My library experience so far has been a battle of two passions – I love archives, and I could see myself spending the rest of my life holed up in a quiet room, aiding researchers and helping to preserve all sorts of materials for future generations. On the other hand, I really enjoy working in a public library – not knowing what kind of weird question I’ll get next really keeps me on my toes. I also think public libraries do the absolutely critical work of providing information services to anyone, regardless of status or any other variable. What other kind of organization could say the same?
Unfortunately, this has lead to a lot of conflicting feelings throughout my (admittedly new) library career. I am, however, fortunate to have a great model and vision for how to merge these two seemingly disparate interests.
In May of 2014 as part of my final undergraduate semester, I got to travel to England with a group of fellow students. Our course was called Re-Placing Great Britain and we spent a semester studying Black British literature, following it up with a two-week travel portion where we visited museums and archives, took walking tours, and got a better idea of everything we had studied by actually being where it all took place. It was an incredible experience and one that I’m particularly grateful for, partially because without it, I would have never experienced Archives+ at the Manchester Central Library.
I had spent the year before I went traveling interning in my small liberal arts college’s special collections. It was a magical time where I could focus on some smaller projects and was able to get my hands dirty with some real archive work. However, I couldn’t help but be kind of troubled by how neglected the place sometimes seemed. When I first started working there, it was literally closed off from the rest of the library by a huge metal gate – you had to buzz to get in. Then they built a really gorgeous reading room as the entrance, but in some ways that was even more intimidating – it seemed like too nice of a place for college students to be allowed there. Generally, the stigma of the closed-off archives is so prevalent that it impedes lots of inquiry and exploration.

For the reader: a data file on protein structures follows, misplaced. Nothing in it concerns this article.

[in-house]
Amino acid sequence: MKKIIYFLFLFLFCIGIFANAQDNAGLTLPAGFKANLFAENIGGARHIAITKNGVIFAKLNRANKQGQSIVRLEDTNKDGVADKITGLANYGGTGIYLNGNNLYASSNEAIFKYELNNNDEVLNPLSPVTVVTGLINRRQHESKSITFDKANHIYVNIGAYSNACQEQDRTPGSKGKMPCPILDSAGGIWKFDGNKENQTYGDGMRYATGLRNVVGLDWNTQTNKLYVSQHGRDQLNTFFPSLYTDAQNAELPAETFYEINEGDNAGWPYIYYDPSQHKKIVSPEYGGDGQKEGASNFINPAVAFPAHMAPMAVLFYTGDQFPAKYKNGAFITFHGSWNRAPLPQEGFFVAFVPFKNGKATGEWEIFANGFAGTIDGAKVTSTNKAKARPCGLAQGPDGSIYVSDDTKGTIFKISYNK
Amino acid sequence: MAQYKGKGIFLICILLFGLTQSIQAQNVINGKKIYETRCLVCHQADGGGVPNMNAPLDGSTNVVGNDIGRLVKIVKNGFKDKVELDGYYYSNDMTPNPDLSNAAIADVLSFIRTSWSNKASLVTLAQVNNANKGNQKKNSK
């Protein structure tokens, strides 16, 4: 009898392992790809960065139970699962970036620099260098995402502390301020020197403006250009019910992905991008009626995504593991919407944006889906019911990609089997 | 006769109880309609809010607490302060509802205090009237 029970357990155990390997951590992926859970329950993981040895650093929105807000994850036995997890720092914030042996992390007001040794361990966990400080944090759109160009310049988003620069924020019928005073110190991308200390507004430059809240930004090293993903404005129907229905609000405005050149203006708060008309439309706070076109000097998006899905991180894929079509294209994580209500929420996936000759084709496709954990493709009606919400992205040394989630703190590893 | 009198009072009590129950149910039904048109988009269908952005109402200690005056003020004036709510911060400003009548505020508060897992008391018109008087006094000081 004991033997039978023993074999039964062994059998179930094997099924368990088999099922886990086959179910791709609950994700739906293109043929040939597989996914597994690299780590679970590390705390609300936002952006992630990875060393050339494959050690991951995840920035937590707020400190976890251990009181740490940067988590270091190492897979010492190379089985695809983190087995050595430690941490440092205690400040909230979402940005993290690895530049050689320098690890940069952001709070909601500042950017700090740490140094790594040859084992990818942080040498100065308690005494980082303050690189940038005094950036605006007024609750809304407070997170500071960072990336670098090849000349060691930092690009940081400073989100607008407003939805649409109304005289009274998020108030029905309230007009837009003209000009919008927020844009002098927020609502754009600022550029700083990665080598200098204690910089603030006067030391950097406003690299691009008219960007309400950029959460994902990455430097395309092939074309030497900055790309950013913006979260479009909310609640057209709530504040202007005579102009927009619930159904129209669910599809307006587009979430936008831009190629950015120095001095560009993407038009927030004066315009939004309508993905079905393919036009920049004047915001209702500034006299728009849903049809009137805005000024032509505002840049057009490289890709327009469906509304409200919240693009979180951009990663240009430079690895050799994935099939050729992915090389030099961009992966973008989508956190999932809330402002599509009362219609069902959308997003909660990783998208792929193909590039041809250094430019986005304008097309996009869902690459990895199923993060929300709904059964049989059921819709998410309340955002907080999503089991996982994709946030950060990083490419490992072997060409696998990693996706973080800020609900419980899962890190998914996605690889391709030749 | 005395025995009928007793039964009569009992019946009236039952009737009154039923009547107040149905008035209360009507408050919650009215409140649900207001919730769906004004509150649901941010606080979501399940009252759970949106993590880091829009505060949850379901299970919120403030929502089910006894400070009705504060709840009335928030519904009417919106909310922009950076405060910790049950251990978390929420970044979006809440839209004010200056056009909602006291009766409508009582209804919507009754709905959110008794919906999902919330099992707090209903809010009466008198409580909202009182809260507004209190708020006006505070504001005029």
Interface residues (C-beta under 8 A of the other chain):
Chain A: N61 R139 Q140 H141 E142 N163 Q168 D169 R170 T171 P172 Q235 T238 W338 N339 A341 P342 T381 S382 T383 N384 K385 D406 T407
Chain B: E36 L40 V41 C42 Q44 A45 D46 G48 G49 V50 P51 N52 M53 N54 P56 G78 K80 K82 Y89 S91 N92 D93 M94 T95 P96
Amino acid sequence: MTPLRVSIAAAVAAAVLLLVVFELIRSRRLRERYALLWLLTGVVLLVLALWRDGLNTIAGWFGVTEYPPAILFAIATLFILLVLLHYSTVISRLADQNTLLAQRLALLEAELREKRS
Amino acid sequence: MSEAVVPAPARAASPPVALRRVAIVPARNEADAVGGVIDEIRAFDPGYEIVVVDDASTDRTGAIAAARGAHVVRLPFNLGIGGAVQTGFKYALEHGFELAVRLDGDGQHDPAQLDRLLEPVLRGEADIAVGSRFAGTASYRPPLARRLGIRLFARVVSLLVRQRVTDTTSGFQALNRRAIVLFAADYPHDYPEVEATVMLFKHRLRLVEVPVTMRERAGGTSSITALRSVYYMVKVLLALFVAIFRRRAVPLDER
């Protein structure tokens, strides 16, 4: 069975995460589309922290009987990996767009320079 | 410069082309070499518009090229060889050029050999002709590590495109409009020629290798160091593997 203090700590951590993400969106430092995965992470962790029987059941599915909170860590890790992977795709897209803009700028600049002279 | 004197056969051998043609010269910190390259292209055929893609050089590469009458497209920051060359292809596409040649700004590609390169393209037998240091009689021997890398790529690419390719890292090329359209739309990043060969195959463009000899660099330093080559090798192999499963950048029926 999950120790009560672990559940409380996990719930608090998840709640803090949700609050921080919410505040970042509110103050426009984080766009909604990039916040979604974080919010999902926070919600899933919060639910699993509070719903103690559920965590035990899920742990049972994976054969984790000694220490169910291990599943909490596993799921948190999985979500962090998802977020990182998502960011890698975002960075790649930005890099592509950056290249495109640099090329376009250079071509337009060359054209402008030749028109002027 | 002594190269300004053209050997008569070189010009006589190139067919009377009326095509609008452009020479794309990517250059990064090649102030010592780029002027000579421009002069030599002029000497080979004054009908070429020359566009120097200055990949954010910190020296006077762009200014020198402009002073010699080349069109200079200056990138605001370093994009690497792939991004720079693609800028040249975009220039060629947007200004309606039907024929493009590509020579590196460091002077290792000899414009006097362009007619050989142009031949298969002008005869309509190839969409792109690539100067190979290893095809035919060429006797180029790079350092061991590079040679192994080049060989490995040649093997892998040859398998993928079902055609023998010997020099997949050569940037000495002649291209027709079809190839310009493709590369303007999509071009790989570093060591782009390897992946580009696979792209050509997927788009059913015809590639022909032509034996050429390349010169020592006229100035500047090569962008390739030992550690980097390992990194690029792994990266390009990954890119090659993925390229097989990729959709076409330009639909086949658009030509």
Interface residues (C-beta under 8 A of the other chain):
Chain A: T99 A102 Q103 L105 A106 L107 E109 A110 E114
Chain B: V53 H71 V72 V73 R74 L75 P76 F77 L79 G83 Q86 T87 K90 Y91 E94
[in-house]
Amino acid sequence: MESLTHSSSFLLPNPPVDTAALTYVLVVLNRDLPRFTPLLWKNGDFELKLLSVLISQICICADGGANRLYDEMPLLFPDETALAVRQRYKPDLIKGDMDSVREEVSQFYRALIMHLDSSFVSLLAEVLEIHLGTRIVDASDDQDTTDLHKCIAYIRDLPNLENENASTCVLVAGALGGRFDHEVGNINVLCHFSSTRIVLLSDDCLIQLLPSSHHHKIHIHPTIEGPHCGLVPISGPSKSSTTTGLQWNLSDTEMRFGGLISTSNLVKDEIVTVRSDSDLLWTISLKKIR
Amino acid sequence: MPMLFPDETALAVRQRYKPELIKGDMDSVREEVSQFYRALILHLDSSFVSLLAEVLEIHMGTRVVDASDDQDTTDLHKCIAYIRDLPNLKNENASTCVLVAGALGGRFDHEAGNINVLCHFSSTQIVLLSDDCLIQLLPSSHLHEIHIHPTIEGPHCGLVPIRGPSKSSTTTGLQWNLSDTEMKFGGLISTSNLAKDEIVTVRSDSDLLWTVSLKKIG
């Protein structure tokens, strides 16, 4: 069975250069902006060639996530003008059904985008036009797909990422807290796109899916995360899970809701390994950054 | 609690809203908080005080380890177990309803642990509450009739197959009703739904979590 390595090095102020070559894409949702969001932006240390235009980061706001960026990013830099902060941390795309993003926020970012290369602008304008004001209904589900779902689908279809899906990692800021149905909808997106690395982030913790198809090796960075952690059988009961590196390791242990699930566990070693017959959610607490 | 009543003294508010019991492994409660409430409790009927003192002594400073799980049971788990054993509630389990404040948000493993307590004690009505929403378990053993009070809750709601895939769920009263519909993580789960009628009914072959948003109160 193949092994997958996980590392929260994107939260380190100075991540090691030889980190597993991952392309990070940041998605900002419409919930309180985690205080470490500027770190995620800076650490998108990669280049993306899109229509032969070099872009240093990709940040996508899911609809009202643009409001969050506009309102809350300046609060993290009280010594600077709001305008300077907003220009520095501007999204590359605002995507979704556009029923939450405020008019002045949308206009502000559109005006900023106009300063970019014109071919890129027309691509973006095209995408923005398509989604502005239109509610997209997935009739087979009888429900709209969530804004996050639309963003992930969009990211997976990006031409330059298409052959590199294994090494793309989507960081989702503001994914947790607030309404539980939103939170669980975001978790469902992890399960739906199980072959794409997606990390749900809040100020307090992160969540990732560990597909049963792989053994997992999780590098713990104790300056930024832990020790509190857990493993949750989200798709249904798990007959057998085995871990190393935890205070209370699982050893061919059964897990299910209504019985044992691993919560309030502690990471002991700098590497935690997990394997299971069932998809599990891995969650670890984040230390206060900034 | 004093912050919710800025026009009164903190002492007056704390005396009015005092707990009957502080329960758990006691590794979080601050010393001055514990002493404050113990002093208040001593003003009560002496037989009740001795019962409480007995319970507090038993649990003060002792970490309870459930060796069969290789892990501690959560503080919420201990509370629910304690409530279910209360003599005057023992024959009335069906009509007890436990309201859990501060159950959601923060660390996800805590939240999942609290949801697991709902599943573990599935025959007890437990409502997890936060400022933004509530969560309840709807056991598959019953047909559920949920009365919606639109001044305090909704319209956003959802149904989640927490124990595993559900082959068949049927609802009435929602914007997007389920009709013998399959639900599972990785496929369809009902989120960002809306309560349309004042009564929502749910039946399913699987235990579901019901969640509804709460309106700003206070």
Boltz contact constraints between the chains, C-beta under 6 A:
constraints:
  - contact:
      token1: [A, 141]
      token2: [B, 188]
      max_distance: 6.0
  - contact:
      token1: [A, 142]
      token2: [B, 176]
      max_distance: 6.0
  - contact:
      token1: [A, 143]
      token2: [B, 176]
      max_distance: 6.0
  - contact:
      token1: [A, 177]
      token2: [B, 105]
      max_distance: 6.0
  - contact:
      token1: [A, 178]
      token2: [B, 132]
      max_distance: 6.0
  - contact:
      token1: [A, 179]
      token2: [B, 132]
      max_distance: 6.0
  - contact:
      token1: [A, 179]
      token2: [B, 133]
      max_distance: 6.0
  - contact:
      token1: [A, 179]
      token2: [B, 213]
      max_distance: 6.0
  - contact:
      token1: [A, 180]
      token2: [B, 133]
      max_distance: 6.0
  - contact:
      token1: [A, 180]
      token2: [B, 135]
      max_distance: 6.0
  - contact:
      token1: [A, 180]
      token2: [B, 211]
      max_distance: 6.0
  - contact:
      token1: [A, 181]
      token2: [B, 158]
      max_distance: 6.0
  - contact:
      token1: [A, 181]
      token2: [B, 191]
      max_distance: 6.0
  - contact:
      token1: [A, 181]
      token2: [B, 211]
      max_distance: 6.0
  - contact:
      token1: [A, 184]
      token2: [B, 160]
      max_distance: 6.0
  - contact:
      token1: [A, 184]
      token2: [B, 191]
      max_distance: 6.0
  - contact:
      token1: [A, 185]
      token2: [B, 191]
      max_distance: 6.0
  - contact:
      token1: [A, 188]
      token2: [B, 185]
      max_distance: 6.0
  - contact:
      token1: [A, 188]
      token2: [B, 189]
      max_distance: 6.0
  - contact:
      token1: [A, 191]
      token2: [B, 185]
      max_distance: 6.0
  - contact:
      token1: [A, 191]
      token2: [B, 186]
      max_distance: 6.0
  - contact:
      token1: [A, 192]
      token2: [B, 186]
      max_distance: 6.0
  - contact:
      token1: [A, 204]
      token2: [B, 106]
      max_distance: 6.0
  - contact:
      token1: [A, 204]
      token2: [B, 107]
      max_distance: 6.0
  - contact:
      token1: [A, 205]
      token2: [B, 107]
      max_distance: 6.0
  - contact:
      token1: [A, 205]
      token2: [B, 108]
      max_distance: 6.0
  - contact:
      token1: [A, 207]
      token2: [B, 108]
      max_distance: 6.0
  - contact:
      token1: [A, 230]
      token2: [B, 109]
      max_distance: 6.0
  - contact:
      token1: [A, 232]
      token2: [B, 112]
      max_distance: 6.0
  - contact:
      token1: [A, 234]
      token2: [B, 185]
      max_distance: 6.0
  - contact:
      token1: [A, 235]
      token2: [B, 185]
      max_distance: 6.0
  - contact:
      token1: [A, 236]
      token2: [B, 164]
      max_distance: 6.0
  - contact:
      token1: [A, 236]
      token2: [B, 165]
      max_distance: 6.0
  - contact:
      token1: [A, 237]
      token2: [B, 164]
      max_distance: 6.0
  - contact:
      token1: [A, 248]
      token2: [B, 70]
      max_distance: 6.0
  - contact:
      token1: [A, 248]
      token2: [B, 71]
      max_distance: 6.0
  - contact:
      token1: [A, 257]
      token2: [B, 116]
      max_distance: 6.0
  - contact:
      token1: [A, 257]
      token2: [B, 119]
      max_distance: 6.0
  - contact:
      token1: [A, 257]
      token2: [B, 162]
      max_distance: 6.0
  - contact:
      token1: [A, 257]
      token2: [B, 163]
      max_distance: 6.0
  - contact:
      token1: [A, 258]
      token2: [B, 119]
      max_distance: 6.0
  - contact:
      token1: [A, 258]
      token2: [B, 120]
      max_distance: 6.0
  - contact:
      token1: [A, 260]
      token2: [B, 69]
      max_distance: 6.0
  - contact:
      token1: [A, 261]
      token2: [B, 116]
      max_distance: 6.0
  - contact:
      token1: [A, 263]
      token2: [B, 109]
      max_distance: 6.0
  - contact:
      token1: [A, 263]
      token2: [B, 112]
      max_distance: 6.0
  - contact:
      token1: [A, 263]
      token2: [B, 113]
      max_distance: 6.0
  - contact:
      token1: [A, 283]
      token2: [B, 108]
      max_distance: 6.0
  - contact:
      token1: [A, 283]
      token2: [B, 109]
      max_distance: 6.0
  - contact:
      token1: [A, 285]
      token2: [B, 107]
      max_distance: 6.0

When I first walked into Archives+, however, I did not feel any of these things – I felt inspired to explore. A mix of a museum, archive, and community center, Archives+ is unlike any other archive I’ve ever experienced. There was a giant touch screen that allowed you to access digital materials as if they were physical. You could tap on film reels, archival boxes, and poster tubes and discover all sorts of great historical resources. This was my favorite part, because the uses for this kind of technology seem so promising – you can change out the content, kids can be all over it, it’s a huge eye-catcher, and the future possibilities are wide and exciting.
Archives+ also is home to a few other interactive exhibits about the history of Manchester that gets you up close and personal with real people. Too often, archival displays and exhibits are focused on the big movers and shakers and we lose the experiences of everyday people. Manchester is also a city that is fiercely proud of its people and their protests (they also have an excellent People’s History Museum), so one could make the argument that this is inherently Mancunian. I would argue in return that this focus on the people should be inherent in archives as well.
There are also big tables for regular handling sessions. Lots of people can gather around them, and they can hold plenty of materials for showing off. The “archive” part of Archives+ is still mostly behind the scenes – we got a tour of the storage space, and it looks more like a typical archive with its carefully labeled shelves and compact stacks. But that doesn’t keep them from getting the materials out to users where they are most valuable. With the touchscreen wall, the interactive exhibits, and ample, well-designed space for handling sessions, Archives+ is a great place for visitors and Manchester locals alike to connect with local history.
There are obviously lots of limits on having this sort of huge, technological space in all archives – the funding issue alone blew my mind. I did ask, and our guide told us that they had gotten a lot of national grant money before the economic downturn. However, these principles are something that can be put into use in much smaller ways, and I feel invested in making accessibility as much of an issue in archives as it is in public libraries.
What’s the most impressive archives space you’ve ever been in and what were your favorite aspects of it? What ways can we get materials into the hands of the largest possible group of users while still maintaining the integrity of the archive?
Editor’s note: this article was originally published on October 8, 2015.